How The Marketing Shift Has Changed Event Management

Last Updated on October 7, 2021

It should be clear to anyone who’s been paying even the least amount of attention that the world of marketing has changed. With the birth of social media, consumers demand more than a sizzling sales pitch or clever advertisement. The drastic shift in communication brought about by social networks such as Facebook has altered how consumers look at their brands. To be involved in marketing today isn’t just about telling customers why they should value a brand; it’s about establishing a relationship with those consumers.

Not surprisingly, this shift has also resulted in a significant change to the events industry.  Events today – with their ability to bring people together – play a role more important than ever in the corporate world, granting an organization invaluable face-to-face time with both consumers and industry partners. I’m certain I draw too much on the world of video games in my writing here, but in this case, it could be said to represent a perfect example of this new trend.

Conferences such as The Penny Arcade Expo and the Electronic Entertainment Expo (known as E3) are some of the largest, most significant, and most news-worthy occasions in the games industry. Independent developers all but need to attend and win over potential fans at such events if they’ve any hope of being discovered. Larger publishers and developers, meanwhile, face just as significant a challenge – if they don’t manage to win their customers over, it can be just as bad as if they never showed up in the first place.

It’s not just in brand relations that events are becoming more important, either. They’ve begun to play as large a role within organizations as they do without. As an event manager, you’re just as likely to find yourself organizing parties, corporate trips, or charity drives as you are exhibitions or seminars.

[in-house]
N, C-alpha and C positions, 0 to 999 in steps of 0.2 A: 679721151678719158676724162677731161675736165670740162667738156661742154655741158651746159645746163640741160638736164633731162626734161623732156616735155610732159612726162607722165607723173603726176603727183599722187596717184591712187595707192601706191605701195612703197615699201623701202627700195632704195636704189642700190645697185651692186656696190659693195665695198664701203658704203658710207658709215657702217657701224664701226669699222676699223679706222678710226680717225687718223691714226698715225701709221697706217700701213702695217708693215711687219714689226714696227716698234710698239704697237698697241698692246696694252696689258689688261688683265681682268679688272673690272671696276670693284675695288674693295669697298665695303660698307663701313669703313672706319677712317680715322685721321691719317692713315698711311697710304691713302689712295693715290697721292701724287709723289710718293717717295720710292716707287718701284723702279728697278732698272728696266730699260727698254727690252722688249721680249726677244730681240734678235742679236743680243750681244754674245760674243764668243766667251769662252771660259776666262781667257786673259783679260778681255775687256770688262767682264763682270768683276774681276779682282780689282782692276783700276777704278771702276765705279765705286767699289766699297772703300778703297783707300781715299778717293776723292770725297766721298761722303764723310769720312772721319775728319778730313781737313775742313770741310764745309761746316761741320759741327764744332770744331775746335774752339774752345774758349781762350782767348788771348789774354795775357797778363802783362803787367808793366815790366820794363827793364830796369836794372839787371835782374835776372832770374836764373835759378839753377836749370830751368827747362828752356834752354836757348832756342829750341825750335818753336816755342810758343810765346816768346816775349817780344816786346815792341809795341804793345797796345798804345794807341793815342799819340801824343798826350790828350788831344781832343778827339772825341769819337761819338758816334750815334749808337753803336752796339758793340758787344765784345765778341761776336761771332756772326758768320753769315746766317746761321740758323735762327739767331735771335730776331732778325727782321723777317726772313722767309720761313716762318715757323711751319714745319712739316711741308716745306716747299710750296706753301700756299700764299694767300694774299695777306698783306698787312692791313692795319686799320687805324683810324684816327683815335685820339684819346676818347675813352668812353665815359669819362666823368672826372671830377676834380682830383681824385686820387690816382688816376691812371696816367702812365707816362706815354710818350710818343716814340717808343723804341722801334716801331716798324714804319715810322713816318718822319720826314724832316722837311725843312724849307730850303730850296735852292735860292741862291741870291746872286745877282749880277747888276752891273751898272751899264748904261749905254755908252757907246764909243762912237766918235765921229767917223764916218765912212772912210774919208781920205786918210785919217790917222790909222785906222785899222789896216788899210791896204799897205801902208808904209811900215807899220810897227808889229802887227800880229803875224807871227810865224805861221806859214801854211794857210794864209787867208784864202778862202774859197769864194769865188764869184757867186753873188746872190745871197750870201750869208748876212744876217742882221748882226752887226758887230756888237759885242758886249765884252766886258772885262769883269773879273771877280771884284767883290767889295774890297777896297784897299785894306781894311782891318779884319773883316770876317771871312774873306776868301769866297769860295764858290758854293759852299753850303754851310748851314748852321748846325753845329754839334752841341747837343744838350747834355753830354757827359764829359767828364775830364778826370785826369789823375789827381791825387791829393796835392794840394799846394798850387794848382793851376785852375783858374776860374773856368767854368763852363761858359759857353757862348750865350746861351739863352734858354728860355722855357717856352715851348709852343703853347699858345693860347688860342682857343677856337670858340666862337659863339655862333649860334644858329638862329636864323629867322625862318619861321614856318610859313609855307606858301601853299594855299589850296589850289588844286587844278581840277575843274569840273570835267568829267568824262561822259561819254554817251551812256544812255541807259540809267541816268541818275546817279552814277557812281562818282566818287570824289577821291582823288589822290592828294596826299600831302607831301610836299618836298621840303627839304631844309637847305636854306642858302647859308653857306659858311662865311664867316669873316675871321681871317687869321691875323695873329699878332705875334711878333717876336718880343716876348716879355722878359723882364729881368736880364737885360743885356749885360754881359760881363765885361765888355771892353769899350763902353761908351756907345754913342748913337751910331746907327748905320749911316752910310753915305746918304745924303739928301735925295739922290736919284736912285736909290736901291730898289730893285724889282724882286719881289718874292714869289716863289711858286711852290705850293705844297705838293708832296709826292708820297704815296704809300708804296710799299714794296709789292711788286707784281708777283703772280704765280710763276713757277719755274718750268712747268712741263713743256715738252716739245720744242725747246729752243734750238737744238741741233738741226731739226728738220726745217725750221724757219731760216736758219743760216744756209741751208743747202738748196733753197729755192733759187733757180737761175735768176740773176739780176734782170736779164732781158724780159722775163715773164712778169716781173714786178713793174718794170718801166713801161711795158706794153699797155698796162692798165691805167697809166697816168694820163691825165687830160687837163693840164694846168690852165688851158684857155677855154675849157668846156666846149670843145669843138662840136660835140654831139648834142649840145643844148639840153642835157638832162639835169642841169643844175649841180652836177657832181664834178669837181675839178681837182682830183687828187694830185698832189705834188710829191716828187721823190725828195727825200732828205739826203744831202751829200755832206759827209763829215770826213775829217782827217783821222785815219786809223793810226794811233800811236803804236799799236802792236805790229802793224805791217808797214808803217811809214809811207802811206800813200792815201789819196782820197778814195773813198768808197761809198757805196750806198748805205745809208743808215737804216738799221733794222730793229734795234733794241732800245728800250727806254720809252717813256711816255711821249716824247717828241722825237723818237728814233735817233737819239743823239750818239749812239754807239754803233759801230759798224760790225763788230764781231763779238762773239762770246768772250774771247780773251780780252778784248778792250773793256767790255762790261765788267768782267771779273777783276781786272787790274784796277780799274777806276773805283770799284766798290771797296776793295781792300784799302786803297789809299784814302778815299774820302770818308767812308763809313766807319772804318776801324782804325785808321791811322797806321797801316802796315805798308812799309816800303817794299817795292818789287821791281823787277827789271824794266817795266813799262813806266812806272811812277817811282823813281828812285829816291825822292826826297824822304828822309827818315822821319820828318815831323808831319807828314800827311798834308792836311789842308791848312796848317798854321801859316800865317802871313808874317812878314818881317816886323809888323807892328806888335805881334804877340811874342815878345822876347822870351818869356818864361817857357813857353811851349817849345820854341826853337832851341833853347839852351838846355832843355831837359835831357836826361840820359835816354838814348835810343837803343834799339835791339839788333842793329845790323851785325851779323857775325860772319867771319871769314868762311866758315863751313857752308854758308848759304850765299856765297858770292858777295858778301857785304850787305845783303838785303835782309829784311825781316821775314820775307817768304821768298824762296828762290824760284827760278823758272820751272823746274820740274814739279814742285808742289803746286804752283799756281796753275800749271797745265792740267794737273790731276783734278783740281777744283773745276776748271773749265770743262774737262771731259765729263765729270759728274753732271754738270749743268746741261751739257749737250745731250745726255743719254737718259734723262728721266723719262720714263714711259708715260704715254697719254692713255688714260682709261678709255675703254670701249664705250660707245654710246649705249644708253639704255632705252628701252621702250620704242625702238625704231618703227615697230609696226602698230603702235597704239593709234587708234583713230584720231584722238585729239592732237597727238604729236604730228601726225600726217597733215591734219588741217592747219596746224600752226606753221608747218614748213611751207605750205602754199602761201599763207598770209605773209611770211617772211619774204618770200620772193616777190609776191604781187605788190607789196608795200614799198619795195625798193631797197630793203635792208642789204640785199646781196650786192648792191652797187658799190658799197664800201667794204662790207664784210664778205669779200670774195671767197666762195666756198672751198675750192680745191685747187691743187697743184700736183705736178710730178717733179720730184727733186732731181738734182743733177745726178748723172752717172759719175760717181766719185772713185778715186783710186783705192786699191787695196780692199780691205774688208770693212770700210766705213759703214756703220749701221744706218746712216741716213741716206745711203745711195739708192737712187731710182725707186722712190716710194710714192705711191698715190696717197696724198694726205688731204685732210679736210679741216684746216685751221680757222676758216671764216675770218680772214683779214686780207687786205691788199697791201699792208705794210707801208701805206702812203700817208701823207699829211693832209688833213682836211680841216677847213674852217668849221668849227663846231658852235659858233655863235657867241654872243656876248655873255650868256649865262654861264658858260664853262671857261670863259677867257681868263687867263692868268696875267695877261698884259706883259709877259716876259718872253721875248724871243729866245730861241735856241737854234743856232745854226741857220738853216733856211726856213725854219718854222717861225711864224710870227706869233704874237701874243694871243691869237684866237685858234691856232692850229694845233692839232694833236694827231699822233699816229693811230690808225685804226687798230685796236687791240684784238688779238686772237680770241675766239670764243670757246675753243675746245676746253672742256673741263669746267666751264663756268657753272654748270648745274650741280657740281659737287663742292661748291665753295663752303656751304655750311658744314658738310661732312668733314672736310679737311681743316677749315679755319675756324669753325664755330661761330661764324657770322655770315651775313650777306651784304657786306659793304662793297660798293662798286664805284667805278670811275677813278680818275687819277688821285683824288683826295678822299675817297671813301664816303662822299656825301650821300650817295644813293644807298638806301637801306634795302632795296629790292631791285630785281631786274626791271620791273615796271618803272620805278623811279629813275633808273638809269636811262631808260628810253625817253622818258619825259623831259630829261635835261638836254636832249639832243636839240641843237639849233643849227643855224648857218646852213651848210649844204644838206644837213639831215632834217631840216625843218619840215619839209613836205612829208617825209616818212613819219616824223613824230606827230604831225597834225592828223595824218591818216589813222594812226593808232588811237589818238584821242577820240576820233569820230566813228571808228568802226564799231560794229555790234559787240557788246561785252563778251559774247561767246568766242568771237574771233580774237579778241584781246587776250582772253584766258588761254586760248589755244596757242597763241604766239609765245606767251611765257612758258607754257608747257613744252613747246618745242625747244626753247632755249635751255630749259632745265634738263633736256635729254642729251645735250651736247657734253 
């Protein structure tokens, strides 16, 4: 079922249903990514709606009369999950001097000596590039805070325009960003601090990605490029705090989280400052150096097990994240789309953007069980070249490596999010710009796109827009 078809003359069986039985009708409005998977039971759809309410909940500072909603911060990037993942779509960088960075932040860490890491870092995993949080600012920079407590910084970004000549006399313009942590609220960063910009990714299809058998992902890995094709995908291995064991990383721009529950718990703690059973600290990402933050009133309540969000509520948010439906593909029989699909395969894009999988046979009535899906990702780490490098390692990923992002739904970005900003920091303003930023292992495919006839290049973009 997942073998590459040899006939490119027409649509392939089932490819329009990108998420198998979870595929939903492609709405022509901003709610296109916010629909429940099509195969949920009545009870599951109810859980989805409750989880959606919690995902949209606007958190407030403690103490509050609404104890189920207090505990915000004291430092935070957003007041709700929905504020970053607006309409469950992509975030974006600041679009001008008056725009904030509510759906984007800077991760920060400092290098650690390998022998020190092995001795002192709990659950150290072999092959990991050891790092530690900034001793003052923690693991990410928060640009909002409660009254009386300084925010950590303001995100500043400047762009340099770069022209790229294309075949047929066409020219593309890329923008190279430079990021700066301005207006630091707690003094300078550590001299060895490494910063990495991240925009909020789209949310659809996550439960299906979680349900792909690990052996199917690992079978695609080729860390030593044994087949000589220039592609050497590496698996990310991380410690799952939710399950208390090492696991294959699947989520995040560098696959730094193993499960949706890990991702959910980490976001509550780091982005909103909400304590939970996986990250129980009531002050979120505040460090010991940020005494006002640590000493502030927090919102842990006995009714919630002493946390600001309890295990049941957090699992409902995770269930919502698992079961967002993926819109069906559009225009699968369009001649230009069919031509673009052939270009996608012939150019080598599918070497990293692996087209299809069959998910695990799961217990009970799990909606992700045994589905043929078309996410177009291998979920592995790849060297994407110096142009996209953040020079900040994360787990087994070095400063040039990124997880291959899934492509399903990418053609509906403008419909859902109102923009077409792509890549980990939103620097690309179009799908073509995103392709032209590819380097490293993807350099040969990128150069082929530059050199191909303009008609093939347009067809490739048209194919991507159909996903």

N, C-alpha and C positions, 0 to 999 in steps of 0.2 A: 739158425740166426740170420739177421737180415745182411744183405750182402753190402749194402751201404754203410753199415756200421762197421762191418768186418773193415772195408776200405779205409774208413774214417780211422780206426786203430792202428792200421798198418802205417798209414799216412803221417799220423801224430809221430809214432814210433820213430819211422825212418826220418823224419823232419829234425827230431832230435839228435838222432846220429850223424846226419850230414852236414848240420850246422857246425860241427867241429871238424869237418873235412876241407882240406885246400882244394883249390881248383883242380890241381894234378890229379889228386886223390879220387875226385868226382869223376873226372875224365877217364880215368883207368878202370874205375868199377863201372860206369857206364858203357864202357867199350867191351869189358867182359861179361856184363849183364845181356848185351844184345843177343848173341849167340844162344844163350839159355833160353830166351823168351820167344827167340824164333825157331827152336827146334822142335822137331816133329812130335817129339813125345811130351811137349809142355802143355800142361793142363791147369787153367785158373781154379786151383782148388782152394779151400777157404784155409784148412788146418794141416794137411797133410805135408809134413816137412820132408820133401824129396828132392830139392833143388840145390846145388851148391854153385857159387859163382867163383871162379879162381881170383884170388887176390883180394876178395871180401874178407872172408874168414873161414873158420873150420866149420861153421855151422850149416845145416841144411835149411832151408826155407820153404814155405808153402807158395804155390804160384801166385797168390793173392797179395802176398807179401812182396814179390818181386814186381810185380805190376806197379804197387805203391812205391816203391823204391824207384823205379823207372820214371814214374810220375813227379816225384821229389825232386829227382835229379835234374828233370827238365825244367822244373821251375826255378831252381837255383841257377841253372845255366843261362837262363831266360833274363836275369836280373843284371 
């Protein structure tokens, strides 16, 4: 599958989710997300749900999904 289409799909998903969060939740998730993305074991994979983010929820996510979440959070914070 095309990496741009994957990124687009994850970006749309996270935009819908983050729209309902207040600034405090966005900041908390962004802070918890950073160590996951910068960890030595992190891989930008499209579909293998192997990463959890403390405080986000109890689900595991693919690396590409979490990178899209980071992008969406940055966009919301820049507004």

Through it all, you’re going to need to manage more than just budgeting and logistics. You’re going to need to become an expert in human relationships. Just as marketing professionals need to establish a relationship with a brand’s customers; event management professionals needs to develop a relationship with clients, suppliers, partners, and attendees.  Just as marketing professionals need to be able to motivate consumers, event managers must be capable of motivating volunteers and event staff.

Surely you see the parallel between the two roles. Like marketing professionals, event planners need to be expert communicators and leaders. They need to have a knack for forming and maintaining connections, and the desire to deliver top-notch service to their audience.

This isn’t something that came about as a result of the shift. Event management has always been about managing relationships, as has marketing. The primary difference lay in the type of relationship managed by the two; a dichotomy which grows smaller with every passing day as each role sees a significant overlap with the other. Modern event planners need to be every bit as savvy in the field of marketing as a public relations lead, while there’s not a marketer in the world who couldn’t benefit from a bit of event management experience. 

The birth of social media caused a paradigm shift in the world of marketing. This shift has changed virtually everything about the job, which has increasingly become about forming relationships with consumers. Because of this change, event management has also evolved in kind; event planners are becoming increasingly public figures, men and women who need to be just as capable of connecting with their audience as with clientele and suppliers.